“Place, or memory of place, is important to me.  I’ve moved around a lot and I bring these places with me…They remain not as images, but as support.”  ~Connie Fox

We live in a unique place here on the East End of Long Island, many of us drawn by the magical light quality and the sublime beauty of the natural environment – all of us connected to one another, and connected to those who came before us, by this place.

Connie Fox and William King ~ Entangled is an homage to this land and sea.  An homage to Sammy’s Beach and by association all of our beloved beaches, bays and

the unique natural gifts that surround us. We are all entangled with this place, this mesmerizing habitat, with each other, and with those who came before us.

“The most significant thing I did at Sammy’s was to just be there.  I walked, sat, looked.  Most importantly, I swam.  Why is this so important? Hard to say, but it has to do with getting “carried away” by physical energy that gives me back more than I put into it.  It

took thirty years of going (there) to want to do a series of paintings with reference to Sammy’s Beach – not to paint what I saw vis-à-vis the landscape.”  ~Connie Fox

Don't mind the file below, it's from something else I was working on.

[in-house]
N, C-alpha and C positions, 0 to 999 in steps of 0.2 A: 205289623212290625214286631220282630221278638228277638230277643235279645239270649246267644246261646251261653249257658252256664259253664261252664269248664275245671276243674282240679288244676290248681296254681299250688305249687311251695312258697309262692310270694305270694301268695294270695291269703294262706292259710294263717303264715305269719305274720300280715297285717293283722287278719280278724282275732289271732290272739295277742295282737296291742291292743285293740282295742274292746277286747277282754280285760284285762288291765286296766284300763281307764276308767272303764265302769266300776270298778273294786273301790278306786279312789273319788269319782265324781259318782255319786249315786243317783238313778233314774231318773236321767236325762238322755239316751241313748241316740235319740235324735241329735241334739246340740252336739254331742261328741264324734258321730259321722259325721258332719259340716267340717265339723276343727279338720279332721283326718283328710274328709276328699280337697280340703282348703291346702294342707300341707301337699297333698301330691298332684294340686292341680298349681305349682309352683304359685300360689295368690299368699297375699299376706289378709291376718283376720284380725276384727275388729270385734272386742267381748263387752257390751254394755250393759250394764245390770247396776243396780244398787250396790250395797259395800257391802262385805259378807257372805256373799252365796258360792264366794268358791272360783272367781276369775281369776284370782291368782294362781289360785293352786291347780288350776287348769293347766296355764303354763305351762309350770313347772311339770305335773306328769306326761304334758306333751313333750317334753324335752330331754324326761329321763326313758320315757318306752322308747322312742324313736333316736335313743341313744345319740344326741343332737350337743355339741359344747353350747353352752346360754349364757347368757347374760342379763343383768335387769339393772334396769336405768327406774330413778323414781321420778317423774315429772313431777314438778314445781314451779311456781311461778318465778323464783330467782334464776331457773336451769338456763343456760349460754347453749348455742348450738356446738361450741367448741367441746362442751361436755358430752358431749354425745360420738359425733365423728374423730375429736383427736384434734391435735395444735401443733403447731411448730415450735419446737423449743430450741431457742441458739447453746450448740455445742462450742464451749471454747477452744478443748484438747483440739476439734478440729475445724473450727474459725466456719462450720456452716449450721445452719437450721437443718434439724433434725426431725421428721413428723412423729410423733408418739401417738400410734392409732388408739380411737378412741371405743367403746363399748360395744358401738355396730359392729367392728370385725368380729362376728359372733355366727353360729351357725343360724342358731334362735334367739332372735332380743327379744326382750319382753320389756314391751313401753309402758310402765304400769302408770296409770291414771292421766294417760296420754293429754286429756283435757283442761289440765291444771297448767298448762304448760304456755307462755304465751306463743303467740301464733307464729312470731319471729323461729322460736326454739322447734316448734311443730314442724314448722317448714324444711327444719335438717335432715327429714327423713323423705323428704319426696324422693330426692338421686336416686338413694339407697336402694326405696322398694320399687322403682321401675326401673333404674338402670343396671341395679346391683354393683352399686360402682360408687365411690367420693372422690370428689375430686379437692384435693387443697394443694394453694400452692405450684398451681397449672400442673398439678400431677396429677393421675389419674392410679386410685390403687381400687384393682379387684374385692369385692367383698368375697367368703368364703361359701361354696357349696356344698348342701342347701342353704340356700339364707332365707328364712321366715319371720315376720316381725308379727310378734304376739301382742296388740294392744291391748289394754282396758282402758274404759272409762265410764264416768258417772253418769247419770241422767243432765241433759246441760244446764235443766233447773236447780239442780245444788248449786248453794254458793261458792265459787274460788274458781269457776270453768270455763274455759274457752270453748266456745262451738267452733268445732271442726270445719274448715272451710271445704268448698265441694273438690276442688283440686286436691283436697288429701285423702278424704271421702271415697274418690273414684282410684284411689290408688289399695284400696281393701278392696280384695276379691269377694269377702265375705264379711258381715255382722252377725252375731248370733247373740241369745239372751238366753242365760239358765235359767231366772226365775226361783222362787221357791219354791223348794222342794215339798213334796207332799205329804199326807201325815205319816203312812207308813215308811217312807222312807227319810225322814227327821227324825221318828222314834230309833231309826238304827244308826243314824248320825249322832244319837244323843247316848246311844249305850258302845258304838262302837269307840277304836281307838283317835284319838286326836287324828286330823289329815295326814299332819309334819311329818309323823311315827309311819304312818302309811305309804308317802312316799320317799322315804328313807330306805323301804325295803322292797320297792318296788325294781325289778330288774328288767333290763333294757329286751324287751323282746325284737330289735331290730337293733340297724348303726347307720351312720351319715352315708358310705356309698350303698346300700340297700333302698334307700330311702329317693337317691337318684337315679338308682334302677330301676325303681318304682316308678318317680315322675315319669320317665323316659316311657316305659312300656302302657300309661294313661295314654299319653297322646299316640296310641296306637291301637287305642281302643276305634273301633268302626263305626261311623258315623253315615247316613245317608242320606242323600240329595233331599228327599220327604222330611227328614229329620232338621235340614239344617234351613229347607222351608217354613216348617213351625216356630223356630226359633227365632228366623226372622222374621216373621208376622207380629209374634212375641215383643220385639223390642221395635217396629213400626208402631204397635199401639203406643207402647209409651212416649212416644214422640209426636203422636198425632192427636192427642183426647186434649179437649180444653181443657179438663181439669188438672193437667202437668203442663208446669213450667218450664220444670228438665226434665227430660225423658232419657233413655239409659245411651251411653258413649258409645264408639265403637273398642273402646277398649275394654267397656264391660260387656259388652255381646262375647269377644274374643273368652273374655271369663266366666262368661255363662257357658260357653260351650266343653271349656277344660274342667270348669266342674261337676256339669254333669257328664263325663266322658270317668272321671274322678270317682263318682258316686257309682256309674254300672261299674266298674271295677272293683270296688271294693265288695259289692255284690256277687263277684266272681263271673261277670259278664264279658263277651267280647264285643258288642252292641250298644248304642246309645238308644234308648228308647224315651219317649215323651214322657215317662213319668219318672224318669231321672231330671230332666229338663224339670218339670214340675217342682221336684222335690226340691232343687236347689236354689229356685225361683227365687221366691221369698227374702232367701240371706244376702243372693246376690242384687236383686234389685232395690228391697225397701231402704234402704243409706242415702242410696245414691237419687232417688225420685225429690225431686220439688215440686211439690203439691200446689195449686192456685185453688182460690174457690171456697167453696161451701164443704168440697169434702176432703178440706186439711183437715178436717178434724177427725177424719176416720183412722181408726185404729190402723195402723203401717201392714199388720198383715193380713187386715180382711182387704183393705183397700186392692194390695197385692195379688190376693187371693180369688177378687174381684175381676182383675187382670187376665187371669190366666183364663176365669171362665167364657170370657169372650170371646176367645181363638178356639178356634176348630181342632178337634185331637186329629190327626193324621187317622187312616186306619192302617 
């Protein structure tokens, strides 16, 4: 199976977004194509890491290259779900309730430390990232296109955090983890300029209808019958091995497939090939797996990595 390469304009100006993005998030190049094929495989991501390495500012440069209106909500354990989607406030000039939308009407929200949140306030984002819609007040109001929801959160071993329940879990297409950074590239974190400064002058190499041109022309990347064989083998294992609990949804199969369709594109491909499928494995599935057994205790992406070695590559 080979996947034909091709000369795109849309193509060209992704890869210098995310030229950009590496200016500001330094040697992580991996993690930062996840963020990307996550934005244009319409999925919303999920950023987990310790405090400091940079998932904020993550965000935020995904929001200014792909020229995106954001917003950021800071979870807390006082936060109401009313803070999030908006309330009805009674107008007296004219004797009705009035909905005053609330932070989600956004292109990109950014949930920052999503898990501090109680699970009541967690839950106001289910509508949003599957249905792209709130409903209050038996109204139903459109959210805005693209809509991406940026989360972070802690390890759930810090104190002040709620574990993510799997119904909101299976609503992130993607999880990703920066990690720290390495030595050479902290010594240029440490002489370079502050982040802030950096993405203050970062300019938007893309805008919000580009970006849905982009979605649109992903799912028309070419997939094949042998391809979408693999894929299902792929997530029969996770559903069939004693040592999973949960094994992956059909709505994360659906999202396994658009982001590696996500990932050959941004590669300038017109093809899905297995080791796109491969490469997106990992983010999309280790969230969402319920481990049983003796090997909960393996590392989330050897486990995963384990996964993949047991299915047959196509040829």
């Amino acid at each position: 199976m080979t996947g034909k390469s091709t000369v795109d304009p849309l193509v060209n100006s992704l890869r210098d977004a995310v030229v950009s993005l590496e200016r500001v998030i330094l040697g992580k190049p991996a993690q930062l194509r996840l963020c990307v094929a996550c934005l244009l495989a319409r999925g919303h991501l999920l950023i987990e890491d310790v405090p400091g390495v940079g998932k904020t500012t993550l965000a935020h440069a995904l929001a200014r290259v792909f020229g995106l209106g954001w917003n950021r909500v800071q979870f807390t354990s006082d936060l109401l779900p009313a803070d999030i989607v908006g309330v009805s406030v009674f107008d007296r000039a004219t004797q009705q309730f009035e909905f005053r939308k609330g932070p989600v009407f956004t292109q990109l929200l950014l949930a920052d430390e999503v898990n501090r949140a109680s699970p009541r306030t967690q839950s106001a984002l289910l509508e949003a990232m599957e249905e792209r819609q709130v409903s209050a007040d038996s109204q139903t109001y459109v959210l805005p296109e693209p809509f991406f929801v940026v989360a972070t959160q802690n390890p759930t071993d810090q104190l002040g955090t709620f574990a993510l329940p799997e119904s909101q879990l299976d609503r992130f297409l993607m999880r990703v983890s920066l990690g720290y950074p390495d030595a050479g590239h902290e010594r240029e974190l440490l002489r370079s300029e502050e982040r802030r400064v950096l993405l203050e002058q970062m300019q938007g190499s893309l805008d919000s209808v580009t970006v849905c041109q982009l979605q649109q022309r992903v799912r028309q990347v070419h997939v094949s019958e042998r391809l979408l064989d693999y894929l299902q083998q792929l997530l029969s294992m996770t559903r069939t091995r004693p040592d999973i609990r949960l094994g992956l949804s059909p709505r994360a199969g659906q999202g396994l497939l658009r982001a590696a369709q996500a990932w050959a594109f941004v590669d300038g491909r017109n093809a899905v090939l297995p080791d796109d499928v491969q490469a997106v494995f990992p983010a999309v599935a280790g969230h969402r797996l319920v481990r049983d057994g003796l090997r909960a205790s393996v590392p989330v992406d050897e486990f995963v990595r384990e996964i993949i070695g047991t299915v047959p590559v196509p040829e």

From Connie Fox – Reckoning with Triangles, In Women’s Art Journal, 2013, by Joyce Beckenstein.

Connie Fox’s Sammy’s Beach paintings are a passionate endeavor to capture the essence and energy of Sammy’s; those persistent impressions that form her memories and dreams, the vibrations, the moods, the atmosphere, the vibe.

“The moments of the past do not remain still; they retain in our memory the motion which drew them towards the future, towards a future which has itself become the past, and draw us on in their train.”  ~Marcel Proust

It is through Fox’s memories of her experiences on Sammy’s Beach, melding with our memories of our own beach escapades, that we recognize not illustrations of sites we might have seen, but feelings, thoughts, memories, dreams, tastes and smells we recognize and respond to.  Surging tides, the warmth of the sun on our skin, the howling breeze, the pungent smell, the salty, seaweedy taste, the hypnotic sounds, the freedom, and the frenetic energy of the phenomena that make up our shared remembrances. There is something of Connie’s soul that comes across in her mark-making that is captivating and poetic.

Connie Fox and William King never compromised on their own unwavering vision of the world. With artistic movements that were all the rage throughout their lives, it would have been easy to dive into the mainstream, but they each held fast to their unique artistic voice.  And even though they lived their lives, and worked in their studios, side by side, they did not sway each other’s unique artistic voice.

Author Joyce Beckenstein writes “Fox and King’s stylistic differences consistently bow to one another. The figurative elements she embeds within her energized brushwork attest to her own grip on representation. King’s proportions, simplicity of line, and play of negative and positive space affirm his keen eye for the abstract structure of things as underpinnings to character.”